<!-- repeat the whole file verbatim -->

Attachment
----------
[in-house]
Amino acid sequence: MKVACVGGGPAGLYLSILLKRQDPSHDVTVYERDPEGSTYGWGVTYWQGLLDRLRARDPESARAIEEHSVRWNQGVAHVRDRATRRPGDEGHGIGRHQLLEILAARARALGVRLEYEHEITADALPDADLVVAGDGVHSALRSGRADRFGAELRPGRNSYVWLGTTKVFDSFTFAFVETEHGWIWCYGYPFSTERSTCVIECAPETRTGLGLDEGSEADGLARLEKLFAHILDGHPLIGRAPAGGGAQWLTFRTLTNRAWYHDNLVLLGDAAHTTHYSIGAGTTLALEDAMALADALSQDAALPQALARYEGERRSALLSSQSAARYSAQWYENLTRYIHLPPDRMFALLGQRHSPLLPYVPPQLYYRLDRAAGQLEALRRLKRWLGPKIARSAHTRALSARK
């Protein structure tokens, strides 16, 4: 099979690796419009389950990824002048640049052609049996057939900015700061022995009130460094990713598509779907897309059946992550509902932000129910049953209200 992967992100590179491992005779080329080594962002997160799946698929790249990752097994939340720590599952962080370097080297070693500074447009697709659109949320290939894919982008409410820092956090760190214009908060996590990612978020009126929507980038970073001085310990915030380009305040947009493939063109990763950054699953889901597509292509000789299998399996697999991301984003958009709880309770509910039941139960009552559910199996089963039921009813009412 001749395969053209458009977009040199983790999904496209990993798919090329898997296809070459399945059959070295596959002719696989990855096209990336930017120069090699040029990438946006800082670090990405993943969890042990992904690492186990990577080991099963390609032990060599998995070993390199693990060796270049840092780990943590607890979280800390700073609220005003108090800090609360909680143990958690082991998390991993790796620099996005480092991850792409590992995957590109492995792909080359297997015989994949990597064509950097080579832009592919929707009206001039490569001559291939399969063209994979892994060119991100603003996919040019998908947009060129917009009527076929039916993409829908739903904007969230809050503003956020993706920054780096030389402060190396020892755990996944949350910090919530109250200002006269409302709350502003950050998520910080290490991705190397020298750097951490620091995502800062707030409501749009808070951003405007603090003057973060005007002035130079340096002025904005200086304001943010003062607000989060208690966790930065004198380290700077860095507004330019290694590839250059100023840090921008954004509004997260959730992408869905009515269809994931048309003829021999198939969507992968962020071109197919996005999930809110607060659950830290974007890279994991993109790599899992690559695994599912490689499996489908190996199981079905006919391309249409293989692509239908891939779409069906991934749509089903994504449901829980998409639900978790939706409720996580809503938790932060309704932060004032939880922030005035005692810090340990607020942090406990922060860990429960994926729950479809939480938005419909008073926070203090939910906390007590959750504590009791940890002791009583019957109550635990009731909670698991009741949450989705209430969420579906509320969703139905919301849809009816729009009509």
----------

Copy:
[in-house]
Amino acid sequence: MKVACVGGGPAGLYLSILLKRQDPSHDVTVYERDPEGSTYGWGVTYWQGLLDRLRARDPESARAIEEHSVRWNQGVAHVRDRATRRPGDEGHGIGRHQLLEILAARARALGVRLEYEHEITADALPDADLVVAGDGVHSALRSGRADRFGAELRPGRNSYVWLGTTKVFDSFTFAFVETEHGWIWCYGYPFSTERSTCVIECAPETRTGLGLDEGSEADGLARLEKLFAHILDGHPLIGRAPAGGGAQWLTFRTLTNRAWYHDNLVLLGDAAHTTHYSIGAGTTLALEDAMALADALSQDAALPQALARYEGERRSALLSSQSAARYSAQWYENLTRYIHLPPDRMFALLGQRHSPLLPYVPPQLYYRLDRAAGQLEALRRLKRWLGPKIARSAHTRALSARK
């Protein structure tokens, strides 16, 4: 099979690796419009389950990824002048640049052609049996057939900015700061022995009130460094990713598509779907897309059946992550509902932000129910049953209200 992967992100590179491992005779080329080594962002997160799946698929790249990752097994939340720590599952962080370097080297070693500074447009697709659109949320290939894919982008409410820092956090760190214009908060996590990612978020009126929507980038970073001085310990915030380009305040947009493939063109990763950054699953889901597509292509000789299998399996697999991301984003958009709880309770509910039941139960009552559910199996089963039921009813009412 001749395969053209458009977009040199983790999904496209990993798919090329898997296809070459399945059959070295596959002719696989990855096209990336930017120069090699040029990438946006800082670090990405993943969890042990992904690492186990990577080991099963390609032990060599998995070993390199693990060796270049840092780990943590607890979280800390700073609220005003108090800090609360909680143990958690082991998390991993790796620099996005480092991850792409590992995957590109492995792909080359297997015989994949990597064509950097080579832009592919929707009206001039490569001559291939399969063209994979892994060119991100603003996919040019998908947009060129917009009527076929039916993409829908739903904007969230809050503003956020993706920054780096030389402060190396020892755990996944949350910090919530109250200002006269409302709350502003950050998520910080290490991705190397020298750097951490620091995502800062707030409501749009808070951003405007603090003057973060005007002035130079340096002025904005200086304001943010003062607000989060208690966790930065004198380290700077860095507004330019290694590839250059100023840090921008954004509004997260959730992408869905009515269809994931048309003829021999198939969507992968962020071109197919996005999930809110607060659950830290974007890279994991993109790599899992690559695994599912490689499996489908190996199981079905006919391309249409293989692509239908891939779409069906991934749509089903994504449901829980998409639900978790939706409720996580809503938790932060309704932060004032939880922030005035005692810090340990607020942090406990922060860990429960994926729950479809939480938005419909008073926070203090939910906390007590959750504590009791940890002791009583019957109550635990009731909670698991009741949450989705209430969420579906509320969703139905919301849809009816729009009509």